There is so much to explore in Biology!
Did you know, even if you and a friend have completely different interests, you might both want to earn a biology degree?
In college and beyond, biology students study all sorts of interesting topics, like:
- The microscopic world and the mysteries of genetics
- Medical science and healthcare communications
- Plants and animals
- Earth’s ecosystems – forests, deserts, oceans, and everything in between
- Even the possibility of extraterrestrial life (more on that below)!
What can’t you study when you pursue a biology degree?
Biology Majors and Minors
When you choose biology as an area of study (called “declaring” a biology major or related minor), you get to become a life scientist. It’s an adventure that could take you to just about any corner of our amazing world.
Typically, this is the study of microscopic living things. These include organisms like bacteria, viruses, archaea, protozoa, and prions.
But it also involves studying the microscopic building blocks of organisms. You could study any of these for a lifetime and continue learning new things.
- Microbiologists might choose to study prions, mysterious proteins that cause mad cow disease and rare diseases in humans, yet microbiologists are starting to learn that “good” prions can actually help us form long-term memories.
- Geneticists study genes, which are part of DNA. They’re making new discoveries all the time about the effect of genes on the development of living things, and genetic counselors help people understand how their genes affect them.
Many biologists choose to study living things we can see with the naked eye, like humans, animals, and plants. We’ll never run out of things to learn about these complex organisms (like ourselves, especially)!
Here are a couple of examples.
- Immunology is the study of just one of many systems within the human body, the immune system, which protects us from infection. Many biologists interested in this field are also involved in drug development.
- Zoology involves studying basically everything about animals, like the way their bodies work and how they behave in the wild. Veterinary medicine is zoology focused on helping animals who are sick or injured.
If you want to go even bigger than macrobiology, you could study entire geographic areas where living things interact with the environment.
Ecosystem biology includes the study of climate, earth, water, and everything else that affects living things and vice-versa (the effects living things have on their ecosystems).
Forestry is the study of ecosystems that exist in forested areas, the work of preserving them, and protecting people from the dangers they can pose to humans. Oceanology and desert ecology are similar sciences.
Environmental engineering is about protecting ecosystems and humans from the effects of pollution and other activities that pose a risk to ecosystem health. These biologists often work in public health.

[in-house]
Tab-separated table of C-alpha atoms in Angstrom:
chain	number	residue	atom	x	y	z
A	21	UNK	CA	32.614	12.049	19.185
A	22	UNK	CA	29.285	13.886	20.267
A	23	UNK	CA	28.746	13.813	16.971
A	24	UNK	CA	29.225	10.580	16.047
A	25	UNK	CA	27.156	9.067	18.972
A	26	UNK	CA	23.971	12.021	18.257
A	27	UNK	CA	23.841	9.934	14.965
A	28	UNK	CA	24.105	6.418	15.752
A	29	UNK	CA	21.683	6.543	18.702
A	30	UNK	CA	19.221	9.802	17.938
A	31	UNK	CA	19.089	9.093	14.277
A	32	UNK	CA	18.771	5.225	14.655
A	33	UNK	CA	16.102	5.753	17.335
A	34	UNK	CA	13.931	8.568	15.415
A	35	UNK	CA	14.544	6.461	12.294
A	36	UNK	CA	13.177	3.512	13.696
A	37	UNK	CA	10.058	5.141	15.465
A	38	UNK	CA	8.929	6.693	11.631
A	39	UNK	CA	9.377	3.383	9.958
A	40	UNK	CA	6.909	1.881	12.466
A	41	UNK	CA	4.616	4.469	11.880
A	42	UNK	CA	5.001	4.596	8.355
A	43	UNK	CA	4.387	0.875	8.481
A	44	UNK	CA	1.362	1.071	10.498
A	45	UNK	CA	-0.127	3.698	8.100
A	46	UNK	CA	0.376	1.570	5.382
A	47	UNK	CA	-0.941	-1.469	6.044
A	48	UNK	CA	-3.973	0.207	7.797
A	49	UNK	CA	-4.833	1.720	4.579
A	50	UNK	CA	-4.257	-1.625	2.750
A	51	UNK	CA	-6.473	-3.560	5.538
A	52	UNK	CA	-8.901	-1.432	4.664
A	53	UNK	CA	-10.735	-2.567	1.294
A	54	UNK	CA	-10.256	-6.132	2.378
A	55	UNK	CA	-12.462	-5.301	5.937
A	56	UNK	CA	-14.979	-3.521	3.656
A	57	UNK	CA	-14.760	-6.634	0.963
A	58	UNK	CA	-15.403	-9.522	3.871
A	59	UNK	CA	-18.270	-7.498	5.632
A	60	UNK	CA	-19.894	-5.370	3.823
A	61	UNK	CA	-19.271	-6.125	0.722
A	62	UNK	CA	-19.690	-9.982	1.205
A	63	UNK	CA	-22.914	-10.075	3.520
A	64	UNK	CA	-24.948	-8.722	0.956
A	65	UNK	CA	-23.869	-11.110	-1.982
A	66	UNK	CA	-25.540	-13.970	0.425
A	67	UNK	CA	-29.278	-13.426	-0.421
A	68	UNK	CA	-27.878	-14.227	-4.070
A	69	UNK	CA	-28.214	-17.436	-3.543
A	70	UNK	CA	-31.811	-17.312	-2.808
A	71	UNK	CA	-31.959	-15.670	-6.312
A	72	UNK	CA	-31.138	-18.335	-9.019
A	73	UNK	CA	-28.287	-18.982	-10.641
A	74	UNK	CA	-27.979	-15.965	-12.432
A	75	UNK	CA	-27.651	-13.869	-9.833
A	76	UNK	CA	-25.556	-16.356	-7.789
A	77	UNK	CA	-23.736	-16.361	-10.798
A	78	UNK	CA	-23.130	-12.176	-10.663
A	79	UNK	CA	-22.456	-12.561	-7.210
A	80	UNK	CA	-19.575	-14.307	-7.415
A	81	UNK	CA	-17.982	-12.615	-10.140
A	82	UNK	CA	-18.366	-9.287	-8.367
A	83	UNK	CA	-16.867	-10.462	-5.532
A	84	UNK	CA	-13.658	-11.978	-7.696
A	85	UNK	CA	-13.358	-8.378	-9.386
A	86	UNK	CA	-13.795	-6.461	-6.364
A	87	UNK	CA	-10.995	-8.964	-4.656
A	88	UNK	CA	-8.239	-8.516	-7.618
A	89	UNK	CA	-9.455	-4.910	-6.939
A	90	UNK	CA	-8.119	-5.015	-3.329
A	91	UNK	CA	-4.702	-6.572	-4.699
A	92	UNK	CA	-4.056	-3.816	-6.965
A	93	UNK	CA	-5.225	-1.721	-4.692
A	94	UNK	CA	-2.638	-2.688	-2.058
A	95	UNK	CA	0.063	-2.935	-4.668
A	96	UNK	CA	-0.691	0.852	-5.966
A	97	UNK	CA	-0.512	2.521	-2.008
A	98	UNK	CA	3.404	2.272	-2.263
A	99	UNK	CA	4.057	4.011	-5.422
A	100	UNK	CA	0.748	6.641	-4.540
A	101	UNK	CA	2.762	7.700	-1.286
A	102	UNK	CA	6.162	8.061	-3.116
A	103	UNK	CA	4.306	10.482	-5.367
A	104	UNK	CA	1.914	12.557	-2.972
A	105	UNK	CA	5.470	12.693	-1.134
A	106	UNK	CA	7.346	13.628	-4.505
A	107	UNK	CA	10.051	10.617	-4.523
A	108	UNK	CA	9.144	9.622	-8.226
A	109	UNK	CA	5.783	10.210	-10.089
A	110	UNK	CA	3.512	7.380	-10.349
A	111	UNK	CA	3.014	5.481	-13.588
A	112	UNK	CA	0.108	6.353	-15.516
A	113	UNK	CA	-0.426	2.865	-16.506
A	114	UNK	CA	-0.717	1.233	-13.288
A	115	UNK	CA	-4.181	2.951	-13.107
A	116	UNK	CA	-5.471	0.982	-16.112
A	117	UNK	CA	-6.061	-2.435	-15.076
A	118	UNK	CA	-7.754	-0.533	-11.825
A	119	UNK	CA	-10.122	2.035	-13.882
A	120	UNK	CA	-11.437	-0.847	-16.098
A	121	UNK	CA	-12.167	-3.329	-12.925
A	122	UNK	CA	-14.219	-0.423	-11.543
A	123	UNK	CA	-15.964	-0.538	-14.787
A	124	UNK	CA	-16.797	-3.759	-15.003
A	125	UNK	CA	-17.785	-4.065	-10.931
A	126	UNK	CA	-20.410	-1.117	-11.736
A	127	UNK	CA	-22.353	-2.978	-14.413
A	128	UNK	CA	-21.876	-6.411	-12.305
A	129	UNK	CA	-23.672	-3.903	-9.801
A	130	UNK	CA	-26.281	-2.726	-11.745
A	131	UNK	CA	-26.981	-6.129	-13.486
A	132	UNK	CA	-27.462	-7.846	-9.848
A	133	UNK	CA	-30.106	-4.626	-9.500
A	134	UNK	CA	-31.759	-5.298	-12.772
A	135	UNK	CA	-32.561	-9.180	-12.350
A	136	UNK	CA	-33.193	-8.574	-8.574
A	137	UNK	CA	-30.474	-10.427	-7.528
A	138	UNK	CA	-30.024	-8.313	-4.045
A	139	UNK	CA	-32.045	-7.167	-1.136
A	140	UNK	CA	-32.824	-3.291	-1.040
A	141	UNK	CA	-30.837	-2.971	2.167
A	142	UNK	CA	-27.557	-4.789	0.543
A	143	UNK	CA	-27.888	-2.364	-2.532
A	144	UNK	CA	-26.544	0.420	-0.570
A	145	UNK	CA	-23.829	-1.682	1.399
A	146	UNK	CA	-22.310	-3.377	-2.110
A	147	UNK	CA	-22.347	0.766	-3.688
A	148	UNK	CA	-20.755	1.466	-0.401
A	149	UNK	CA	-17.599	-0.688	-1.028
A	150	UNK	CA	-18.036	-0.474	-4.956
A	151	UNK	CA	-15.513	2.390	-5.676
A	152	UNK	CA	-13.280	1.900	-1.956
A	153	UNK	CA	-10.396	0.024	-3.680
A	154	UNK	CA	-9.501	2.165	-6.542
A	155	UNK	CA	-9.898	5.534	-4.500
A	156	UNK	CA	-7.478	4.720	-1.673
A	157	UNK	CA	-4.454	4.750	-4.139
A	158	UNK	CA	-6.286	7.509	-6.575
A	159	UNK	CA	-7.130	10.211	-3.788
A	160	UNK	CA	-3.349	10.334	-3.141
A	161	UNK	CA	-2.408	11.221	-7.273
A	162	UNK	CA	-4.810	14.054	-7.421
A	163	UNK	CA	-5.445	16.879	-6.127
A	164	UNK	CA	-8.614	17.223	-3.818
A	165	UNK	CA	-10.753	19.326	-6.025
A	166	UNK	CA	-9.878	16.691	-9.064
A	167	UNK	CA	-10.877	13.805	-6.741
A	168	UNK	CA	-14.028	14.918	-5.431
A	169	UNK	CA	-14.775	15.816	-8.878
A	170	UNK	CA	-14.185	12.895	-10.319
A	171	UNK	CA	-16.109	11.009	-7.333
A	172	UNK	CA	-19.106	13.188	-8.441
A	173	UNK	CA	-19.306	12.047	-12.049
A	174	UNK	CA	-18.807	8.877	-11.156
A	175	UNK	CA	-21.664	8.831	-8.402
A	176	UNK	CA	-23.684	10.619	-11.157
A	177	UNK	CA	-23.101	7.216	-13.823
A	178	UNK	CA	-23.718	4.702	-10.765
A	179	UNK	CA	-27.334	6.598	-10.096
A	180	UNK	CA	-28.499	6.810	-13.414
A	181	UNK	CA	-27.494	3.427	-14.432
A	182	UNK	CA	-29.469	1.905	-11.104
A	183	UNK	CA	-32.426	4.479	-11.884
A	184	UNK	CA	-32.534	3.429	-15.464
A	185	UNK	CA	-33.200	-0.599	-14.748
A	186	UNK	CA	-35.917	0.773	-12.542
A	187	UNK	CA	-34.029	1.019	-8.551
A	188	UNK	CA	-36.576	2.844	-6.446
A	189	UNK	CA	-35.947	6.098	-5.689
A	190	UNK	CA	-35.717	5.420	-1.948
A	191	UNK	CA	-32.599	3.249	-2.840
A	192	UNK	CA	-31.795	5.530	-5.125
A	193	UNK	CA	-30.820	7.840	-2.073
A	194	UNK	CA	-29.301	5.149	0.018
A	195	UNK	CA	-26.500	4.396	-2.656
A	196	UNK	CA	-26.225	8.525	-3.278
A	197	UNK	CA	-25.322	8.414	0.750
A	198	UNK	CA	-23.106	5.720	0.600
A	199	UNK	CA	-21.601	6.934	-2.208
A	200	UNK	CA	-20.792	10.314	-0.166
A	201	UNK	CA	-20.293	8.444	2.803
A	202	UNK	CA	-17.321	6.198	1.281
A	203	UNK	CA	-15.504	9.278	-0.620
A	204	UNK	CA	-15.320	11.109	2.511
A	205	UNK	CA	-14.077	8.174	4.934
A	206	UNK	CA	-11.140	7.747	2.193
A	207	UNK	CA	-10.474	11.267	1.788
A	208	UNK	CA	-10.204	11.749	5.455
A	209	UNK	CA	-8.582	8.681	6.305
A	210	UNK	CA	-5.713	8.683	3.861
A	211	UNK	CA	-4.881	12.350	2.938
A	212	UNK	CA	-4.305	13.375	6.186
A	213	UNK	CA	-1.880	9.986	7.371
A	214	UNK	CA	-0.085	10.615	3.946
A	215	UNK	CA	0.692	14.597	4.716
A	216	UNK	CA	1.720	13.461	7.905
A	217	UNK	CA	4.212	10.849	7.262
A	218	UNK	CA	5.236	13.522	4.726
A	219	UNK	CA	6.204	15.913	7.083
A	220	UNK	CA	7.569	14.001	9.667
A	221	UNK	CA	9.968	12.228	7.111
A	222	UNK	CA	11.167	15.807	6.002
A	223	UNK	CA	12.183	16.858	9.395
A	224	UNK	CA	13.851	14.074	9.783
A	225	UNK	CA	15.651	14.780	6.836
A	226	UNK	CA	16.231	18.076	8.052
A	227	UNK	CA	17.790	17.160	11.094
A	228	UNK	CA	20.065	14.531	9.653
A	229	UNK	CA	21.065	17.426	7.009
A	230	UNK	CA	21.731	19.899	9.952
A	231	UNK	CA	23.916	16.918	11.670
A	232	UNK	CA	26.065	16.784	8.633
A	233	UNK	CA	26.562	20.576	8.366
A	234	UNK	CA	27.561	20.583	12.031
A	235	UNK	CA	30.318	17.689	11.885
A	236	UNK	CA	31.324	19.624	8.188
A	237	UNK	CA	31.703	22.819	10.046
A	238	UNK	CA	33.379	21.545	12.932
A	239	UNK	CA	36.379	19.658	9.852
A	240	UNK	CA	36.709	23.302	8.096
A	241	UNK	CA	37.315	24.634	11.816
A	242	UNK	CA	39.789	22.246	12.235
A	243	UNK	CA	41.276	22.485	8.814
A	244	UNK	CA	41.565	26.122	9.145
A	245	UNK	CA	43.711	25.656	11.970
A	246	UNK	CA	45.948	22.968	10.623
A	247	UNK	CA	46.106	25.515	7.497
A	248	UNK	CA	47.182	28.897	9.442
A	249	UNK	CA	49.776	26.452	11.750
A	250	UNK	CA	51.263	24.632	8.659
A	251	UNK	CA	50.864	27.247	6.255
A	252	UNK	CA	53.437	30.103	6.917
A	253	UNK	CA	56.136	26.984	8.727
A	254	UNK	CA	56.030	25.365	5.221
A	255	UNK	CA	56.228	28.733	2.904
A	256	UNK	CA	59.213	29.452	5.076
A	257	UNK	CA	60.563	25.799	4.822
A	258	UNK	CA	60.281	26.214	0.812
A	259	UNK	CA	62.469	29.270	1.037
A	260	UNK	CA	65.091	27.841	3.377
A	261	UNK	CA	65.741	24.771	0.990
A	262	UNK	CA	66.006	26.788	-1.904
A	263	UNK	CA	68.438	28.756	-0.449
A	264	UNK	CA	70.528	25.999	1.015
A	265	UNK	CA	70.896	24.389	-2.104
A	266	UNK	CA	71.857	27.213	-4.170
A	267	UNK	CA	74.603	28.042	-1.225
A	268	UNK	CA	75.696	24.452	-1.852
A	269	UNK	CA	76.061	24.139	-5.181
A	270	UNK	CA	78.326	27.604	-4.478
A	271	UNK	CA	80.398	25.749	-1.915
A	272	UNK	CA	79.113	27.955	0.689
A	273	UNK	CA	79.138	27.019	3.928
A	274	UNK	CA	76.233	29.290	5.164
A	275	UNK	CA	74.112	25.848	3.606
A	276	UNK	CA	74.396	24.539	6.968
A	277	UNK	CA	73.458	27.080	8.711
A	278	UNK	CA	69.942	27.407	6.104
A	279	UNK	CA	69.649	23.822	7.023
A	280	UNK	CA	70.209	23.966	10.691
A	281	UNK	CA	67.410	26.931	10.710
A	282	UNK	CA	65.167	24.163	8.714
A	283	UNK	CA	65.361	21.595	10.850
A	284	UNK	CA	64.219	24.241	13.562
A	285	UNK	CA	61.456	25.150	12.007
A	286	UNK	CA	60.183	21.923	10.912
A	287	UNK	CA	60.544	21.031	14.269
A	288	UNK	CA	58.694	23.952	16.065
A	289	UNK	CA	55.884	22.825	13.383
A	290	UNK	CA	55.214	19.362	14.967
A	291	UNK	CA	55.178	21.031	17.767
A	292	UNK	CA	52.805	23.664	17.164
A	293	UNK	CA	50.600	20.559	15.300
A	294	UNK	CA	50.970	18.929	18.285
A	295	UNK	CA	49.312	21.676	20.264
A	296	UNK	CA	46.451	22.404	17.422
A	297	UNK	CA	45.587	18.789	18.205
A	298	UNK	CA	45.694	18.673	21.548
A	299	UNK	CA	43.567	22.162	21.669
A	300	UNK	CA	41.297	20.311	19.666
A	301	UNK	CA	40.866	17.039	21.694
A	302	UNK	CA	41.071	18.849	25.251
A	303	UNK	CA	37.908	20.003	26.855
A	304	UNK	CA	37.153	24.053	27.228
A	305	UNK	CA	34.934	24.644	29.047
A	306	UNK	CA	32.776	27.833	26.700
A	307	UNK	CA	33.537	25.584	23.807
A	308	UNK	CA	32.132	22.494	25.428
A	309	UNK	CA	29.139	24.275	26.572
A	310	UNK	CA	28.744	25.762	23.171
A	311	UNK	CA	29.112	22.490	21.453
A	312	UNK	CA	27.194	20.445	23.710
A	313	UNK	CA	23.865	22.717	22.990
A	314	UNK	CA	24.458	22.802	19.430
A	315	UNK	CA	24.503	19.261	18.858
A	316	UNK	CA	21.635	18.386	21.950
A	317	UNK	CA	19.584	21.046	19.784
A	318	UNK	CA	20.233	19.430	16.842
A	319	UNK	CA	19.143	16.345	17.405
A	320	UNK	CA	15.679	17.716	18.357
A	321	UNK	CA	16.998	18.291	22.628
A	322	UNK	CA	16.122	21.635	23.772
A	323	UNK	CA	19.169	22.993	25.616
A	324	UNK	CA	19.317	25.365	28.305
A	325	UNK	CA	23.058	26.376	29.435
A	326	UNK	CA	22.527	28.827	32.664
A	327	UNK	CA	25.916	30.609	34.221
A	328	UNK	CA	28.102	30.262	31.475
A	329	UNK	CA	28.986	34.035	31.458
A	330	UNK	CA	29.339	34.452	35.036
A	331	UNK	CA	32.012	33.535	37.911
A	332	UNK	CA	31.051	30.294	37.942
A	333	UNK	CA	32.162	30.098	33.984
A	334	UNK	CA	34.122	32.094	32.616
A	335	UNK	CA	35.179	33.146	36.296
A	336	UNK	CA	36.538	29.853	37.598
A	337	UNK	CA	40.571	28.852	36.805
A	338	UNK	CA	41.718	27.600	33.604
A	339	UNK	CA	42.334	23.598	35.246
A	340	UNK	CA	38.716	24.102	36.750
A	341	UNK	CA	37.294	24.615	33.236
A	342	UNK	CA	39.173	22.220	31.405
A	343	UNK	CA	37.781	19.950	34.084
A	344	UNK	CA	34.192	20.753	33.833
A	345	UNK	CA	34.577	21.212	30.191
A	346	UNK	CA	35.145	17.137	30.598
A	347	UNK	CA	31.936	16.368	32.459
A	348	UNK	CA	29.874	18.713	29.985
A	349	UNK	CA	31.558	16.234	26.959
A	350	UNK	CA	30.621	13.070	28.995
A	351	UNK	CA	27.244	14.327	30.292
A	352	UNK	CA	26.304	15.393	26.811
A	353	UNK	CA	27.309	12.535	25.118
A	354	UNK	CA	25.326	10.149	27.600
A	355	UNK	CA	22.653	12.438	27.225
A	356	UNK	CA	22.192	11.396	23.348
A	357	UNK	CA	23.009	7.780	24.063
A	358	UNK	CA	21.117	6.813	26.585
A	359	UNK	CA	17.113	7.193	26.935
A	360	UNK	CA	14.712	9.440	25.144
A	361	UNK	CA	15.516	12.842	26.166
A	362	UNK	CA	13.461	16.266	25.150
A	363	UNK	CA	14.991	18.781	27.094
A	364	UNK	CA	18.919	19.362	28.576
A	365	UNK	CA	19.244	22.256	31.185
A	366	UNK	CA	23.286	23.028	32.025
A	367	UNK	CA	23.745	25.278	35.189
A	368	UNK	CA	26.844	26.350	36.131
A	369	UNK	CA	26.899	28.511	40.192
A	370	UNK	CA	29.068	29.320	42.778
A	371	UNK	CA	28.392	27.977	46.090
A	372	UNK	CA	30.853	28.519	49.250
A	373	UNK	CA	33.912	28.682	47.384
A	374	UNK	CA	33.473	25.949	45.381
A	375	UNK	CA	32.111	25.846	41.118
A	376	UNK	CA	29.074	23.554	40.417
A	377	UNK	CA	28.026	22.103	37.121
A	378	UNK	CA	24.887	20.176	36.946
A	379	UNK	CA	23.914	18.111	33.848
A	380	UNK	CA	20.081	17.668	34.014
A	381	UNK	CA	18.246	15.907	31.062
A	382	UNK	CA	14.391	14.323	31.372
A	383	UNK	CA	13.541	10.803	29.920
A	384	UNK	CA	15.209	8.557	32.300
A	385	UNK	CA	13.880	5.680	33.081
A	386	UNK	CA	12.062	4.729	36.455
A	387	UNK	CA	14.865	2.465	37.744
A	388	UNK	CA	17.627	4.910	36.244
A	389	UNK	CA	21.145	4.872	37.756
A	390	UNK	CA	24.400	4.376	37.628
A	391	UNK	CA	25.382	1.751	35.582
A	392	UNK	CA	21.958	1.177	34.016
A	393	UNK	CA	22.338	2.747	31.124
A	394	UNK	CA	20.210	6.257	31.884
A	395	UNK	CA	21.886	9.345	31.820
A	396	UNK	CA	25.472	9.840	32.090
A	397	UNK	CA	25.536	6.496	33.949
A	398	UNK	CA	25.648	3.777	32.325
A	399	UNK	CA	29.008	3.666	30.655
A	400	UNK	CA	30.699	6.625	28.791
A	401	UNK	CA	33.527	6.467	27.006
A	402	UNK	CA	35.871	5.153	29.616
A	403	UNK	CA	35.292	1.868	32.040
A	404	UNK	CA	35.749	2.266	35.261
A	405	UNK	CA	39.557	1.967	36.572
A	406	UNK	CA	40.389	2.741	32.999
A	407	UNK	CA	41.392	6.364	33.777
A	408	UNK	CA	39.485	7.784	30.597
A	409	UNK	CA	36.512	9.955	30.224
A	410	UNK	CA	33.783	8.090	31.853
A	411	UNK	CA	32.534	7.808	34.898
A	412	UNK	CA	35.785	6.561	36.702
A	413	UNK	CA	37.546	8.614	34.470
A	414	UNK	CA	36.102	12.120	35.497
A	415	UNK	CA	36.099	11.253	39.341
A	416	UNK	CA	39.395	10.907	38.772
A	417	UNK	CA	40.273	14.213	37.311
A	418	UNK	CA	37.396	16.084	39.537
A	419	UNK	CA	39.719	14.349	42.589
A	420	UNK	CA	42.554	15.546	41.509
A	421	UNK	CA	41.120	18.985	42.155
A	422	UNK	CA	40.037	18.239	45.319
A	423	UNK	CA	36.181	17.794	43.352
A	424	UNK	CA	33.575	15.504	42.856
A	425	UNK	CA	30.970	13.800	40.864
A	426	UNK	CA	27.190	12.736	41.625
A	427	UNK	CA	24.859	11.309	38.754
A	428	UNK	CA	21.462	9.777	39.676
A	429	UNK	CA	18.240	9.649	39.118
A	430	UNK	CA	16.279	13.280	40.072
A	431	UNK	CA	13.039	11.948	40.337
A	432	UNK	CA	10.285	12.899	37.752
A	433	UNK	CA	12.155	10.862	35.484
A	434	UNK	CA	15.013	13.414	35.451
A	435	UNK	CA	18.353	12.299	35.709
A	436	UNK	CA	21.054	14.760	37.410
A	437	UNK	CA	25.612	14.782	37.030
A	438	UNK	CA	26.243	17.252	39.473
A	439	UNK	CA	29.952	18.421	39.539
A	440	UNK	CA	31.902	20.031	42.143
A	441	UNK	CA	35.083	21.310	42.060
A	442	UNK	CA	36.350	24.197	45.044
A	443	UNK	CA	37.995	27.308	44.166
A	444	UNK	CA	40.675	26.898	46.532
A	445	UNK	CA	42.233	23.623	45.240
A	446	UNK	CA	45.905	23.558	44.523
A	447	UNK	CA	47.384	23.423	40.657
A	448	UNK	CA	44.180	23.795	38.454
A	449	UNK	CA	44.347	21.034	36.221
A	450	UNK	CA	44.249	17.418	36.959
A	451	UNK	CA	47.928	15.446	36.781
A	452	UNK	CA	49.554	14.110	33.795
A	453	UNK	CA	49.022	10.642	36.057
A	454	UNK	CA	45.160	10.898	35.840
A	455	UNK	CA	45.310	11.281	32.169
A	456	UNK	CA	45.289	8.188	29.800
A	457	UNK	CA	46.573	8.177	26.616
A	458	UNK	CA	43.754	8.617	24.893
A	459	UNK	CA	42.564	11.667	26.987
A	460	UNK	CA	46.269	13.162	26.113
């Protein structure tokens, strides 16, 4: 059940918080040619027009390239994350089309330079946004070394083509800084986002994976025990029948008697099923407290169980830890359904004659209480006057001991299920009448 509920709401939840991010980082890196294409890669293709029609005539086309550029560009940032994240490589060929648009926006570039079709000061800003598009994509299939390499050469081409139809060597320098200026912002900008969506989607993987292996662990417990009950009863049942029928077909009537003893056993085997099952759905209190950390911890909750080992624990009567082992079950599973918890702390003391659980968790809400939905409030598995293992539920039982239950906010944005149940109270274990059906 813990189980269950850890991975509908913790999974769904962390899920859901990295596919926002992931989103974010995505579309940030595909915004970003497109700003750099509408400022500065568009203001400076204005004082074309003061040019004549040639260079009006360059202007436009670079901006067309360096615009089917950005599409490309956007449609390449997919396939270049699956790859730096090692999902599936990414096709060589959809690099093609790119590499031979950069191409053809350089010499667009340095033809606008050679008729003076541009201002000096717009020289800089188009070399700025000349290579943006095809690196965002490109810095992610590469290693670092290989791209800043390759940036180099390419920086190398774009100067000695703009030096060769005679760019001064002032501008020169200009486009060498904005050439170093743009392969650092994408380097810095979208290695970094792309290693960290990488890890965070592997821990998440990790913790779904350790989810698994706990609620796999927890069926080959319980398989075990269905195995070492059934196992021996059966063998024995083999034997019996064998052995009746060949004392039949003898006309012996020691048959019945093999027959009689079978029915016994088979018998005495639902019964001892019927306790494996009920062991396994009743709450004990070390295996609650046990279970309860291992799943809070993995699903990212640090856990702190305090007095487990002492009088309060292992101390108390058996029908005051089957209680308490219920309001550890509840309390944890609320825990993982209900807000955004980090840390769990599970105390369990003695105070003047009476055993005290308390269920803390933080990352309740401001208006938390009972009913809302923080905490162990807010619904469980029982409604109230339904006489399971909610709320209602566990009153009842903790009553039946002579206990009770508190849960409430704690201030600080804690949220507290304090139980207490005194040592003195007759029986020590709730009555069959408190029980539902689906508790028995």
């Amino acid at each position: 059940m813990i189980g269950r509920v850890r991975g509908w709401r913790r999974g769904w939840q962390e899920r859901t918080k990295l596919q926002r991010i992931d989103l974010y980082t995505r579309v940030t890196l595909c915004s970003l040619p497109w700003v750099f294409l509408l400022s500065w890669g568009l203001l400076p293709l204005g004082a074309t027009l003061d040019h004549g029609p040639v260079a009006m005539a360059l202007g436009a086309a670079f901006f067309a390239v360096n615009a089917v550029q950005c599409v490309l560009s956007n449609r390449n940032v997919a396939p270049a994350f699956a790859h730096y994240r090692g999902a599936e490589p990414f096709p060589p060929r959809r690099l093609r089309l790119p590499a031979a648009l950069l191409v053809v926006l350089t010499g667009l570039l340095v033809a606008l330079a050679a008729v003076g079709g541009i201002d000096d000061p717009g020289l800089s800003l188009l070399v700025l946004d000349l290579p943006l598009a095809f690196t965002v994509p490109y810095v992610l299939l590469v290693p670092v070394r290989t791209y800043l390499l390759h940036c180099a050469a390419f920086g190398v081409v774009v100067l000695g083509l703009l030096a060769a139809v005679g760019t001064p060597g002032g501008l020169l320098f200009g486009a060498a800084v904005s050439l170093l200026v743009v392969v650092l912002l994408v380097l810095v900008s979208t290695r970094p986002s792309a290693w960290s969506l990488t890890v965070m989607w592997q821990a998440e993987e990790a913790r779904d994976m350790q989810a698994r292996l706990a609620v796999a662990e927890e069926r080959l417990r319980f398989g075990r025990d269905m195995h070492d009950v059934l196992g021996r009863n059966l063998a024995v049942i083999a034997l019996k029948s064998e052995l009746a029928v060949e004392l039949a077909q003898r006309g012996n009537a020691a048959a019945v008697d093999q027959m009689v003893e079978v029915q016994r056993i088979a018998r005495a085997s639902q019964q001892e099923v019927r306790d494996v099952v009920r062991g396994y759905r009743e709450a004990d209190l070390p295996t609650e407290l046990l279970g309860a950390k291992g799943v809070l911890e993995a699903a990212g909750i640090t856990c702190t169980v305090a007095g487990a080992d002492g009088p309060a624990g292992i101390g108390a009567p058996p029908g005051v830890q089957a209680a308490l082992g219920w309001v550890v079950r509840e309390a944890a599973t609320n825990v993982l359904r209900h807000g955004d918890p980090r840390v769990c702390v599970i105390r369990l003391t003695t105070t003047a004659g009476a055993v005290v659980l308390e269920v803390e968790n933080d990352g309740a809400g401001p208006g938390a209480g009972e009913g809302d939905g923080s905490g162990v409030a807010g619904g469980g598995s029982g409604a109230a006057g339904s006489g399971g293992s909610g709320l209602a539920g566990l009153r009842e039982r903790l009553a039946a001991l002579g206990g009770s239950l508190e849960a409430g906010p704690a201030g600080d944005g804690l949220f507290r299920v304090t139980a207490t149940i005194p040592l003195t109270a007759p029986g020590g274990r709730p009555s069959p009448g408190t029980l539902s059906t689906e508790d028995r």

If you want to study something a little off the beaten track, there are plenty of opportunities within the realm of biology!
- Astrobiology is the fascinating study of life outside of Earth’s atmosphere. That includes the effects of space on astronauts, plants, and animals, and even speculation on what extraterrestrial life might be like!
- Synthetic biology is about applying what we know from living things to man-made things. For example, biologists who study the flight of owls have used their findings to help create quieter aircraft.
And we’ve barely scratched the surface here! There’s so much more you can geek out over when you’re earning your biology degree.
Get Your Biology Degree at Bethany College
Professors of biology at Bethany College are a unique combination of distinguished, caring, supportive, and available to work personally with students like you to learn about whatever you’re into.
That’s because this is a small liberal arts college. No crowded lecture halls. On average, you’ll have just about 14 students in class with you, which means it’s easy to get to know each other and your professor.
“The sciences coursework at Bethany was integral to preparing me to earn a higher degree in the field of biology. The campus community is close-knit and inviting, and the faculty are really interested in ensuring students not only succeed in their studies, but also step outside their comfort zones to experience new areas of study and thought.” – Dr. Cara Halldin ’06, Biology
Professors who know you understand your interests, work with you to study what you want to, and connect you with exciting internship opportunities, like these:
- Drug Development Intern
- Wildlife Biology Intern
- Building and Industrial Hygiene Intern
- Environmental Engineering Intern
- Forestry Intern
- Healthcare Marketing Intern
- Genetic Counseling Intern
- Medical Scribe
- Research and Development Intern
So what are you waiting for? Learn more today about this distinctive opportunity to earn your biology degree from Bethany College!